eutrophication
- nutrient enrichment, typically in the form of nitrates and phosphates, often from human sources such as agriculture, sewage, and urban runoff.
- process by which a lake, a river, part of a sea, etc. is enriched with nitrates, phosphates and other nutrients which favour the growth of algae and often kill other organisms by lack of oxygen. [JVG]
evaluation
measurement of the characteristics that are important for production and adaptation, either of individual animals or of populations, most commonly in the context of comparative evaluation of the traits of animals or of populations. [FAO]
ex-situ
out of the original location. In conservation, often in a laboratory, collection, botanical garden, zoo, or aquarium. (Opposite: in-situ)
ex-situ conservation
- the conservation of components of biological diversity outside their natural habitats. [CBD]
- keeping components of biodiversity alive away from their original habitat or natural environment. [GBA]
ex situ conservation of farm animal genetic diversity
all conservation of genetic material in vivo, but out of the environment in which it developed, and in vitro including, inter alia, the cryoconservation of semen, oocytes, embryos, cells or tissues. Note that ex situ conservation and ex situ preservation are considered here to be synonymous. [FAO]
exclusive economic zone
that part of the marine realm seaward of territorial waters within which nations have exclusive fishing rights.
existence value
the value of knowing that a particular species, habitat or ecosystem does and will continue to exist. It is independent of any use that the valuer may make of the resource. [GBA]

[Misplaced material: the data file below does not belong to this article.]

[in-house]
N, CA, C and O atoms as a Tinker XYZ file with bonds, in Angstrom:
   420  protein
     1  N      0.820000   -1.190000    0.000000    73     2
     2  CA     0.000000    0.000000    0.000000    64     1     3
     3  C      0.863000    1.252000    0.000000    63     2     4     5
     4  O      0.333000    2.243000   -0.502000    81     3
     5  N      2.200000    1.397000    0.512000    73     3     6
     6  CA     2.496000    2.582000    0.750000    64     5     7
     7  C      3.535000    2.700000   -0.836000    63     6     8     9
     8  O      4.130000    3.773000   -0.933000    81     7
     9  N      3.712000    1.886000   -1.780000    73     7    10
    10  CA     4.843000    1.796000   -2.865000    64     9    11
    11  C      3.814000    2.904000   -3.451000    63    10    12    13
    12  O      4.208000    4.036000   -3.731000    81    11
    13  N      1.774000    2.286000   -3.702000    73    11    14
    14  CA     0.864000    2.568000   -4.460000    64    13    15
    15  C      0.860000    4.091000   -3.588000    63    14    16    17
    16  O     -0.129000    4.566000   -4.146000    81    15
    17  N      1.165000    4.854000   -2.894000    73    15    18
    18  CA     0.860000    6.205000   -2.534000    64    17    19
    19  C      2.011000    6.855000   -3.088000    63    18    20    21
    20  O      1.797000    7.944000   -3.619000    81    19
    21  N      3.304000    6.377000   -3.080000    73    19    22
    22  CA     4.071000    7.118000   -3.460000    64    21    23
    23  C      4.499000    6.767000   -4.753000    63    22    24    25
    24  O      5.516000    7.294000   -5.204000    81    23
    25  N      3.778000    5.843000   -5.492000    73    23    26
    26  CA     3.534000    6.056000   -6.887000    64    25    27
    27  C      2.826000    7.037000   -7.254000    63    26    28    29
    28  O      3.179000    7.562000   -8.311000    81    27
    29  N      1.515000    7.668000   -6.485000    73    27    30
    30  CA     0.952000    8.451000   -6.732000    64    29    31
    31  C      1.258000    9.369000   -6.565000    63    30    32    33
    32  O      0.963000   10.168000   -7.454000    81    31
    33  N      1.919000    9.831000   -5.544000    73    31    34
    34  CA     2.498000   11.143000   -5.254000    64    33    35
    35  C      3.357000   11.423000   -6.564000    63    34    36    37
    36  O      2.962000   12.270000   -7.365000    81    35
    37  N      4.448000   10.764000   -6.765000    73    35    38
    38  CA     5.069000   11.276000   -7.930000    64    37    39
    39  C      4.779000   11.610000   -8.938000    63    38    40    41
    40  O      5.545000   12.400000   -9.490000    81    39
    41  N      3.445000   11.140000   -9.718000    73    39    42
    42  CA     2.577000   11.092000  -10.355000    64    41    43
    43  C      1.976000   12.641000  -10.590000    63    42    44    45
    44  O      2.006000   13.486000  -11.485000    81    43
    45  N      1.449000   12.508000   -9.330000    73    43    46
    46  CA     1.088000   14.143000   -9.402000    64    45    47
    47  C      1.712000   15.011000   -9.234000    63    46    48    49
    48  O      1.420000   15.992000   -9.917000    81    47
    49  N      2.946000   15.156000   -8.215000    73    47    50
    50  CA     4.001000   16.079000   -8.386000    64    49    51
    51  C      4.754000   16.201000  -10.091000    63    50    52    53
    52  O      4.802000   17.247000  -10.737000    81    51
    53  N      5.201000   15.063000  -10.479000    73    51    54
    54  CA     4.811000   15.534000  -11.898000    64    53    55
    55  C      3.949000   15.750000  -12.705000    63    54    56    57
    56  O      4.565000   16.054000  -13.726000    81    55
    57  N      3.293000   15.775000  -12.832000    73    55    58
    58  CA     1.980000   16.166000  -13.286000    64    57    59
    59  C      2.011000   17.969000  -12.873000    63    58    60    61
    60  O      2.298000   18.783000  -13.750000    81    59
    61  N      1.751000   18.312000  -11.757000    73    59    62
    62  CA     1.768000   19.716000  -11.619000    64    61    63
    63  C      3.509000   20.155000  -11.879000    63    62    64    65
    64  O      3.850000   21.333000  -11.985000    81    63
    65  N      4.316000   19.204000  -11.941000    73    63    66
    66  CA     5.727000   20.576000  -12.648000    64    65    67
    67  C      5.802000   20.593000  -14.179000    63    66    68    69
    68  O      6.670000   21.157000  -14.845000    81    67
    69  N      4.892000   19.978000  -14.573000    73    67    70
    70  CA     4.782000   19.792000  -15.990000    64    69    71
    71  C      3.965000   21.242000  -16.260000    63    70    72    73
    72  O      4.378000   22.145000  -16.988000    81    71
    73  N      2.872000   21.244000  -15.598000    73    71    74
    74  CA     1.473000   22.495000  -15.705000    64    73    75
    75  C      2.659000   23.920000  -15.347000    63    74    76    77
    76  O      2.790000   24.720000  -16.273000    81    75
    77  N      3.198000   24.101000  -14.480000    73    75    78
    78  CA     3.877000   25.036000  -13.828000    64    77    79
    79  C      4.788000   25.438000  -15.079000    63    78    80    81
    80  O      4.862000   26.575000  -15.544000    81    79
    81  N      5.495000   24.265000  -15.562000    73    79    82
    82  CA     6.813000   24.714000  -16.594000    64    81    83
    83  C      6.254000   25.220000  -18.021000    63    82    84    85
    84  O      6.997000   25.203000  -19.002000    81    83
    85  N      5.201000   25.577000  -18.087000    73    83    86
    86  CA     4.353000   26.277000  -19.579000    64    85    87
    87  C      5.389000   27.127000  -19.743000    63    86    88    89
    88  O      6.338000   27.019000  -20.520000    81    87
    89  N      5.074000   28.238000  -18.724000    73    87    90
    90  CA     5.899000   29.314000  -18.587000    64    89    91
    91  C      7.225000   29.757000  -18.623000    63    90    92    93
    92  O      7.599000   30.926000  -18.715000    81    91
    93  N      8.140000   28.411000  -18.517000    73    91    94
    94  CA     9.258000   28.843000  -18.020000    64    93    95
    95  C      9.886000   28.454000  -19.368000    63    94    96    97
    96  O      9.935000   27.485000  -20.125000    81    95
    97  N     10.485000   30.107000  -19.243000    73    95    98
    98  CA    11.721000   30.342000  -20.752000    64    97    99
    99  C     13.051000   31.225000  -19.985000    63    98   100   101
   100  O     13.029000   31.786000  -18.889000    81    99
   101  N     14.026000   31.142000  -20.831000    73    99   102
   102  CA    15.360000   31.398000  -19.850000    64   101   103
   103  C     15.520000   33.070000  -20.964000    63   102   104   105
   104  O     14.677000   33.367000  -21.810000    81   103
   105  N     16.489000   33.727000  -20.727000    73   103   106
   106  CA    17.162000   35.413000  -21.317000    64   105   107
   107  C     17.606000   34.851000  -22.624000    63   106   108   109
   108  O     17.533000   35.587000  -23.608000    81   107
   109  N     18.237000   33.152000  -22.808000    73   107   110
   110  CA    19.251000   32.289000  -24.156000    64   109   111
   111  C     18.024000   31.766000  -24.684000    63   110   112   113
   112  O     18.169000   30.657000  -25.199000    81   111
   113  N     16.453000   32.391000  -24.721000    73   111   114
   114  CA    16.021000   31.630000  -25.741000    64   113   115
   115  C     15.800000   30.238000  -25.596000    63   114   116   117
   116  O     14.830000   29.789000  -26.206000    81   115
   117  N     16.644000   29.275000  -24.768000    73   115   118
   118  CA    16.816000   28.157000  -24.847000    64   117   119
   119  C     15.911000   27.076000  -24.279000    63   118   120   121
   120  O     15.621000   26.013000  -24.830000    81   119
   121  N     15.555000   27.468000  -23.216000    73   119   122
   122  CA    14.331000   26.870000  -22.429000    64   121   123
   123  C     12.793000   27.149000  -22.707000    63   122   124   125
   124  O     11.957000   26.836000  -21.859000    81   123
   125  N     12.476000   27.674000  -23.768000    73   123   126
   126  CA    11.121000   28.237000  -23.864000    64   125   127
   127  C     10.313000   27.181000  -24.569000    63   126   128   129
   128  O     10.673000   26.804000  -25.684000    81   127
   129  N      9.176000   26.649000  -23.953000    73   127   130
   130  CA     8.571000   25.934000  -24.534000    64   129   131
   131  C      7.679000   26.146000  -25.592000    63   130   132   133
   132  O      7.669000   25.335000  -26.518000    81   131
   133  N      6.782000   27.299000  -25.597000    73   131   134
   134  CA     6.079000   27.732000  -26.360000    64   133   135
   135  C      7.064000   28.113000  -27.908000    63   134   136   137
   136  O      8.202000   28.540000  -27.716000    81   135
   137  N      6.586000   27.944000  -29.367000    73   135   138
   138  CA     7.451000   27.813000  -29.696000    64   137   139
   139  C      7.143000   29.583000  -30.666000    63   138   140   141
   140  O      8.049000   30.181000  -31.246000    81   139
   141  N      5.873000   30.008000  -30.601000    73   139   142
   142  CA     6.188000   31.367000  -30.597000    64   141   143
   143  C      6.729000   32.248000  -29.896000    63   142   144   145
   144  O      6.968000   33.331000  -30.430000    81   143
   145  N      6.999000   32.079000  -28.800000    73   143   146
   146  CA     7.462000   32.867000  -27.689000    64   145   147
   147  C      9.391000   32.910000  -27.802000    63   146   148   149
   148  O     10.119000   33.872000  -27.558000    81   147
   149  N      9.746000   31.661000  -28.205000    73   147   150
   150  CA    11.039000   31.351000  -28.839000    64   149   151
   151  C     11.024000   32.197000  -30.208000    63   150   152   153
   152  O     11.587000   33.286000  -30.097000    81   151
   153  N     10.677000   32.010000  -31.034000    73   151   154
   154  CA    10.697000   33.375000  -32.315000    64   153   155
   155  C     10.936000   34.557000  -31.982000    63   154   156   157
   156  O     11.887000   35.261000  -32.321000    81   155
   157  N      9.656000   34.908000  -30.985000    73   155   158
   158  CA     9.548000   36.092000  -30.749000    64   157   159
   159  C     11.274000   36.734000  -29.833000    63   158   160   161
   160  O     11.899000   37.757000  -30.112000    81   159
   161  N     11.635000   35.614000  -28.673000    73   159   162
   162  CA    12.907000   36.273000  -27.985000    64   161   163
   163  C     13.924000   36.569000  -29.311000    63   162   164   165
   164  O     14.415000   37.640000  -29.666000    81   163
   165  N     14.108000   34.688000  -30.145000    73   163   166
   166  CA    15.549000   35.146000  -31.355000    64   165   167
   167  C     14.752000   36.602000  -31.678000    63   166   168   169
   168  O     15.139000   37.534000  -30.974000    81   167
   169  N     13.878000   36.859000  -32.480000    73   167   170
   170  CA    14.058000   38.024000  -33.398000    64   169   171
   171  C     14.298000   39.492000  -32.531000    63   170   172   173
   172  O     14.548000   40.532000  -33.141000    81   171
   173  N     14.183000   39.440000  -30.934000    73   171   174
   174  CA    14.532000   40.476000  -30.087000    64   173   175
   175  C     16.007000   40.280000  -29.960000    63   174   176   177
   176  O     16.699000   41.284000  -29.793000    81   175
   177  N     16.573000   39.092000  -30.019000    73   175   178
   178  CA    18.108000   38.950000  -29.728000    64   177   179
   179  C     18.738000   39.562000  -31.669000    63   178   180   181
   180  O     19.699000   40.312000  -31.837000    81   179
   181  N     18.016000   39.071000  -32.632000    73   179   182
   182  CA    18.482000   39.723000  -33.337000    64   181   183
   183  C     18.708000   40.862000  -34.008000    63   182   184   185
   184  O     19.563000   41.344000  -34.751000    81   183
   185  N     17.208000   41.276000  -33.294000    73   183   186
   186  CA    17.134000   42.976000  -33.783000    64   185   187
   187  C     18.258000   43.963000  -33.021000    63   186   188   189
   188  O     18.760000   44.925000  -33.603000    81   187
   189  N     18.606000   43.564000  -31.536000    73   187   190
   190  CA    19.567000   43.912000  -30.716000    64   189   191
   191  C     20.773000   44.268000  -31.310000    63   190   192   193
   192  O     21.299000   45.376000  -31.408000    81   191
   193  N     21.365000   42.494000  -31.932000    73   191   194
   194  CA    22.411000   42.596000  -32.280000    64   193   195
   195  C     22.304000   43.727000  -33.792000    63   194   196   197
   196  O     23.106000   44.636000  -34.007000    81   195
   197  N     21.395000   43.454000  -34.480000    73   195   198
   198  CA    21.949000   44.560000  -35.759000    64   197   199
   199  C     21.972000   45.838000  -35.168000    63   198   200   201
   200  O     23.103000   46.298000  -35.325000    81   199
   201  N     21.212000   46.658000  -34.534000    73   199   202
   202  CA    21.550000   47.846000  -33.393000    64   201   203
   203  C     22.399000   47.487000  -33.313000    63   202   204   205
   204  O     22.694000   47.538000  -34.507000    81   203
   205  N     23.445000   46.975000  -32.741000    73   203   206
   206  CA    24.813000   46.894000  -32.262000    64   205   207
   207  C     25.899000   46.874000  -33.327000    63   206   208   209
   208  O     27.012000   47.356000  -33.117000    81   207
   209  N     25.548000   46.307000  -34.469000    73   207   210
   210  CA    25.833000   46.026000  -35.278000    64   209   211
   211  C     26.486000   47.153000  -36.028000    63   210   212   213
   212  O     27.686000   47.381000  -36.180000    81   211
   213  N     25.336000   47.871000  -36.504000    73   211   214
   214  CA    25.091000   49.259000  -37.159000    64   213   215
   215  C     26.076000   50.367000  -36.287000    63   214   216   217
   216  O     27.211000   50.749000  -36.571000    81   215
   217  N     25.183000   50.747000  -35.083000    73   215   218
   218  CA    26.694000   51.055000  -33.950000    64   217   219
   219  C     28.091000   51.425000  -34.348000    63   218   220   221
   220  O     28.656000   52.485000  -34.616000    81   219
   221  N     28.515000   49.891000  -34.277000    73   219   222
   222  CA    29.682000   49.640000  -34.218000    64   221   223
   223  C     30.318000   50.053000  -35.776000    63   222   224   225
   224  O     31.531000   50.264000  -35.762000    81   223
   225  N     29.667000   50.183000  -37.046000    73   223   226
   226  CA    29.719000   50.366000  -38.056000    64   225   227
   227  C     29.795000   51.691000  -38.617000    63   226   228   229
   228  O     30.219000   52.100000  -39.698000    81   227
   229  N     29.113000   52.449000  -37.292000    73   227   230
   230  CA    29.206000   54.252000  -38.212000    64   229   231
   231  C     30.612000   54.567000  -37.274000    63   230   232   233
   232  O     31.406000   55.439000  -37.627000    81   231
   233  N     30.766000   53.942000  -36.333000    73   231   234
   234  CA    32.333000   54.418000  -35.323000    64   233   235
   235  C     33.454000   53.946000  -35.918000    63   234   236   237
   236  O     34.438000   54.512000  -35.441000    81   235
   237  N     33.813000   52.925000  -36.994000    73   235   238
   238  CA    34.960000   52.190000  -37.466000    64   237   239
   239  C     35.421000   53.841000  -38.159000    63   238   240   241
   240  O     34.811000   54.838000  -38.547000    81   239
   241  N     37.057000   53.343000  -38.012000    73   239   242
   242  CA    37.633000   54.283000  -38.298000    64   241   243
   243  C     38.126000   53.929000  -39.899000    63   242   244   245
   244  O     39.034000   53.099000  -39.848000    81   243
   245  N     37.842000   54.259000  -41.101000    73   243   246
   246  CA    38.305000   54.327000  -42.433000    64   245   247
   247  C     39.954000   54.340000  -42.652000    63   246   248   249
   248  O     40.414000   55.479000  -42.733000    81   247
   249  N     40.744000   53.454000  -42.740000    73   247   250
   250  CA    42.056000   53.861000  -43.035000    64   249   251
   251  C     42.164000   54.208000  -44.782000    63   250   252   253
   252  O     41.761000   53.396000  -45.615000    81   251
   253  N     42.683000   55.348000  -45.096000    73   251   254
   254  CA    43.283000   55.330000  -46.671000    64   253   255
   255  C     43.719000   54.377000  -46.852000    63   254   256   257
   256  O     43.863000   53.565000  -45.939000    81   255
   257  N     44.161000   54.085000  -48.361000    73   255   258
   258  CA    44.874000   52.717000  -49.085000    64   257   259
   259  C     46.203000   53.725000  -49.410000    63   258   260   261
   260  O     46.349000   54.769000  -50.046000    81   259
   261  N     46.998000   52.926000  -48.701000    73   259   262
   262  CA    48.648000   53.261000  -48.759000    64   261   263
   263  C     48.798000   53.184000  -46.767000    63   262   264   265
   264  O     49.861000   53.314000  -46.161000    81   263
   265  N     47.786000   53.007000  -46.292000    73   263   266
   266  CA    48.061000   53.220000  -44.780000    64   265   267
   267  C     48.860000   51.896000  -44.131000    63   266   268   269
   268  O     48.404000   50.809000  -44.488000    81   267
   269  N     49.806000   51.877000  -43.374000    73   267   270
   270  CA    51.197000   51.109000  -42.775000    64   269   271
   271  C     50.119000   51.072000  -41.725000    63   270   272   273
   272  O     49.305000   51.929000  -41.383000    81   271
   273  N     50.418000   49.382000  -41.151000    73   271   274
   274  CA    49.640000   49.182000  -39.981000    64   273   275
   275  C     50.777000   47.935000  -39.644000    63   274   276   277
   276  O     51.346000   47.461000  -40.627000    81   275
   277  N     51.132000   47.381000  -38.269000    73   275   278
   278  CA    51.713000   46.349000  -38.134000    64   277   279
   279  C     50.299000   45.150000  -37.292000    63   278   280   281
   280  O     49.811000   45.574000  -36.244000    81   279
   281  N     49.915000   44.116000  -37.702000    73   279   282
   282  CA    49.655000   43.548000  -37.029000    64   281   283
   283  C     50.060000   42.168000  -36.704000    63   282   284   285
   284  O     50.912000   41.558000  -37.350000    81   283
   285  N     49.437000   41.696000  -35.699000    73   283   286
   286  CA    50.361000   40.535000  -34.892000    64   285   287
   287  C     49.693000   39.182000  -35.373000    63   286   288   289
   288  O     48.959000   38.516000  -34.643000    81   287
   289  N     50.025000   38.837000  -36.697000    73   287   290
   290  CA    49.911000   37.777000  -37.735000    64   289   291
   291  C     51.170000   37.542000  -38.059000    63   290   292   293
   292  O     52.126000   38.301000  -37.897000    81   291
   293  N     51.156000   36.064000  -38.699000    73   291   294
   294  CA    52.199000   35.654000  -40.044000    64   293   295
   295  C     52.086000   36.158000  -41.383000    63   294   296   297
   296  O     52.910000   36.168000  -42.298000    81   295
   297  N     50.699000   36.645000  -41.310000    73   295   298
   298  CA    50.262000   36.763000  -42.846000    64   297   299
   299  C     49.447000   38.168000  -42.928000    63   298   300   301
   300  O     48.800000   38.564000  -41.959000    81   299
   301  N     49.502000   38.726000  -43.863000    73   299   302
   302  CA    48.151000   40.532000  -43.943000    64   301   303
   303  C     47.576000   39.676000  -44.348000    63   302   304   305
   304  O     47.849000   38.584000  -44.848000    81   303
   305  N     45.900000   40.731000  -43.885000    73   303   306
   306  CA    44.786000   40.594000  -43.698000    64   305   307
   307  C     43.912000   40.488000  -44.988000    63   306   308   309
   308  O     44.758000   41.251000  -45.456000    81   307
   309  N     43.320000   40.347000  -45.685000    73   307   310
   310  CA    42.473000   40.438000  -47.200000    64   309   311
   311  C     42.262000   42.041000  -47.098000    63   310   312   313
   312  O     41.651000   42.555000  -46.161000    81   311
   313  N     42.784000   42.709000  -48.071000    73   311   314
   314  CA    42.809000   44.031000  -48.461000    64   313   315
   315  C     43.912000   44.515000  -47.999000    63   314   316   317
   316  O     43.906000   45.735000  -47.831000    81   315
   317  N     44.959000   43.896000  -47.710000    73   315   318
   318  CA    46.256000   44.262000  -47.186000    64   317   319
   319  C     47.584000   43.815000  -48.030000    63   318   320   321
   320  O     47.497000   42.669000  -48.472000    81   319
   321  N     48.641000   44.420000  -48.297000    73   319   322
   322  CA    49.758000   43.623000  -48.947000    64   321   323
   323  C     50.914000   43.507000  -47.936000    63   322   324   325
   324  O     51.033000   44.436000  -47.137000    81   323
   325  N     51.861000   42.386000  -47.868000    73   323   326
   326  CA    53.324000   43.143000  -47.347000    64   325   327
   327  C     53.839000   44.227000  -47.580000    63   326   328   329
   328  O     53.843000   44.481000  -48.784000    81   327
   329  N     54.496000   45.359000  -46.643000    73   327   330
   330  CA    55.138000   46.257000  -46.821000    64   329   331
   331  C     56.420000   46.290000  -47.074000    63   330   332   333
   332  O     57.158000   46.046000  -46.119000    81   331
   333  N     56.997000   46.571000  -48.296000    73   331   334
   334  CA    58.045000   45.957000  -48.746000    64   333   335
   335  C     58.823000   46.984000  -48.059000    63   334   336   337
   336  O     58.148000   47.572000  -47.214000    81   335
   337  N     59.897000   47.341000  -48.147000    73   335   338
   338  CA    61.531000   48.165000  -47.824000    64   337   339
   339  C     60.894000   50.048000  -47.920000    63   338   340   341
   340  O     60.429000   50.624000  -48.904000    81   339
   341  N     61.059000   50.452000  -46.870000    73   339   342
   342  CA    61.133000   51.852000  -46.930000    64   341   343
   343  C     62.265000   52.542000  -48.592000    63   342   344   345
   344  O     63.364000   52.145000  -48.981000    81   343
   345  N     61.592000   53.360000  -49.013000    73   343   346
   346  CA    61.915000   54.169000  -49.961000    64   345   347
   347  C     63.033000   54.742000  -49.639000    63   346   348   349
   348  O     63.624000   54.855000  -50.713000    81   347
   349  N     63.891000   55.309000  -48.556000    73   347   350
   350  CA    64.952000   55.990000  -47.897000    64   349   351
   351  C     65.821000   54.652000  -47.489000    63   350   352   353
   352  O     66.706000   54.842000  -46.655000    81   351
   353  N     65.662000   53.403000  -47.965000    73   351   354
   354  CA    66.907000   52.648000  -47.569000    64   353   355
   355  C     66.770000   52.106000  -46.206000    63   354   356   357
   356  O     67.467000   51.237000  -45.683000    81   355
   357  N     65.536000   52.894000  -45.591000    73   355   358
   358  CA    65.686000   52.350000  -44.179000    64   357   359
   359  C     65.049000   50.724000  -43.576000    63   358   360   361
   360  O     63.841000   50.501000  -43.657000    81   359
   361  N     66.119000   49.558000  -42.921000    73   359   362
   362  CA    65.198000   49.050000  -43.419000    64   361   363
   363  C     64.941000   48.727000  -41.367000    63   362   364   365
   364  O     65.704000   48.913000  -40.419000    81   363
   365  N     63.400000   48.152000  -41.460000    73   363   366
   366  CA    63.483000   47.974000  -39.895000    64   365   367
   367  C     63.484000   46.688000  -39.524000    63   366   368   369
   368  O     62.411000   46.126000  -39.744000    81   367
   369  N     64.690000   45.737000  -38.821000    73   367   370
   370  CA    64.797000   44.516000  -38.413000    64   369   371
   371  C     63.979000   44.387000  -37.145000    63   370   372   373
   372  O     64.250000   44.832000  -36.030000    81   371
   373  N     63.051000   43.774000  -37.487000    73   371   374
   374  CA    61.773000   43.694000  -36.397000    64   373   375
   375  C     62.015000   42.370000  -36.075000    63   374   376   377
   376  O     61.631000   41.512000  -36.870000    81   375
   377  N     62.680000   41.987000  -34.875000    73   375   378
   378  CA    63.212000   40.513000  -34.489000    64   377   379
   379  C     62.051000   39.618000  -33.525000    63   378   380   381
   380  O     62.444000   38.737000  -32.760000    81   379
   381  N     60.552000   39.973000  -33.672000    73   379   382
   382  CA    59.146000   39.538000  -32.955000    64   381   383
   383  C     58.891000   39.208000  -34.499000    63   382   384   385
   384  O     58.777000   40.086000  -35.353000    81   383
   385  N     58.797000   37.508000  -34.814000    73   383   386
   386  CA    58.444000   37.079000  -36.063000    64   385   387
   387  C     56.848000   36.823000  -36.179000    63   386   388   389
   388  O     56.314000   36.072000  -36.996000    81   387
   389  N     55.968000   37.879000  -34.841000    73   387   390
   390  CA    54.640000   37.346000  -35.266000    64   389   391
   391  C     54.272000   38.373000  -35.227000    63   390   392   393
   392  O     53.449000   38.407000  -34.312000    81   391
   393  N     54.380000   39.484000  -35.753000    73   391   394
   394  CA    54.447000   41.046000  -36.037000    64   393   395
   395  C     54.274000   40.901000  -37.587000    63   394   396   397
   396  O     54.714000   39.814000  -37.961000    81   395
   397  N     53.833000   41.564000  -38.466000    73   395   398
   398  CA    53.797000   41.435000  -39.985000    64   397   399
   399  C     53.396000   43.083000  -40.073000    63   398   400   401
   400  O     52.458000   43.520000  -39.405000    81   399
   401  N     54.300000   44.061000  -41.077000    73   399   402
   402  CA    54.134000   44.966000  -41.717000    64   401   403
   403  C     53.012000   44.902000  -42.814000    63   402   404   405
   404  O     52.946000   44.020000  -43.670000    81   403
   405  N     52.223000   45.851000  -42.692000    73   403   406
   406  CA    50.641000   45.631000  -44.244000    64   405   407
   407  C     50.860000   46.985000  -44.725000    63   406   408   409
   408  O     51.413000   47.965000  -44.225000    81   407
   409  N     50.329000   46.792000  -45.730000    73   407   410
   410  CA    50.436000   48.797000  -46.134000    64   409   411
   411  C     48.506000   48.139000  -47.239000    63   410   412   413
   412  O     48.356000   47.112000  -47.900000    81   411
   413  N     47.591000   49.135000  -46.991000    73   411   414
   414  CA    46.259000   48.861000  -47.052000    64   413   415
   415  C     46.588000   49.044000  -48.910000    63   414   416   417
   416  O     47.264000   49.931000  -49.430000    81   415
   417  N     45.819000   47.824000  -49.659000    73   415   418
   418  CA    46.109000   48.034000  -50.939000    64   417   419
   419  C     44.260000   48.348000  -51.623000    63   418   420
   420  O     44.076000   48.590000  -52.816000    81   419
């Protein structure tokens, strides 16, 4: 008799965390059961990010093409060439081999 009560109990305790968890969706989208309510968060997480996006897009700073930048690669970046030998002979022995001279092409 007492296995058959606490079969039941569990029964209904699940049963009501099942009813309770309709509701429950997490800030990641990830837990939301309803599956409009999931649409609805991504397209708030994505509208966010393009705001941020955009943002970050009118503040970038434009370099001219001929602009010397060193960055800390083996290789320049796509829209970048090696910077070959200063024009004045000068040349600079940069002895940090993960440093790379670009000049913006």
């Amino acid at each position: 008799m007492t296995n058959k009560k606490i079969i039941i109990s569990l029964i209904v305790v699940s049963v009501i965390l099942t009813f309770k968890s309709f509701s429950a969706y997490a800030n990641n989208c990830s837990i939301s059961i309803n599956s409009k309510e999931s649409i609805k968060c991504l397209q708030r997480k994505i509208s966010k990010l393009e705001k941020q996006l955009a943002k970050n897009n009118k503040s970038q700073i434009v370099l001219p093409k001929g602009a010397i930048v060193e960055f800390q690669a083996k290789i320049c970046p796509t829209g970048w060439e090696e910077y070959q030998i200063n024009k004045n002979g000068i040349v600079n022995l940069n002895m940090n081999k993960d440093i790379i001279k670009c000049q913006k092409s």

exotic
(1) not native to a given area; either intentionally transplanted from another region or introduced accidentally.
(2) in plant breeding, it refers to plants types that are from outside a breeding region or exhibit traits that are uncommon to the prevalent crop plant type. [CUB]
exotic species
see: alien species.
extant
still living at the present time. (Opposite: extinct)
external costs/externalities
external costs/benefits exist when an activity by one person causes a gain/loss of welfare to another person that is uncompensated within the market. [GBA]
extinct
no longer surviving. (Opposite: extant)
extinct breed
a breed where it is no longer possible to recreate the breed population. Extinction is absolute when there are no breeding males (semen), breeding females (oocytes), nor embryos remaining. [FAO]
extinction
the death of any lineages of organisms. Extinction can be local, (when it is known as extirpation) in which one population of a given species vanishes while others survive elsewhere, or total, in which all its populations vanish. [GBA]
extractive reserve
forest area for which use rights are granted by governments to residents whose livelihoods customarily depend on extracting forest products from the specified area.
extreme environments
environments characterised by extremes in growth conditions, including temperature, salinity, pH, and water availability, among others. [CUB]
extremophile
a micro-organism whose optimum growth is under extreme conditions of temperature, etc. [CUB]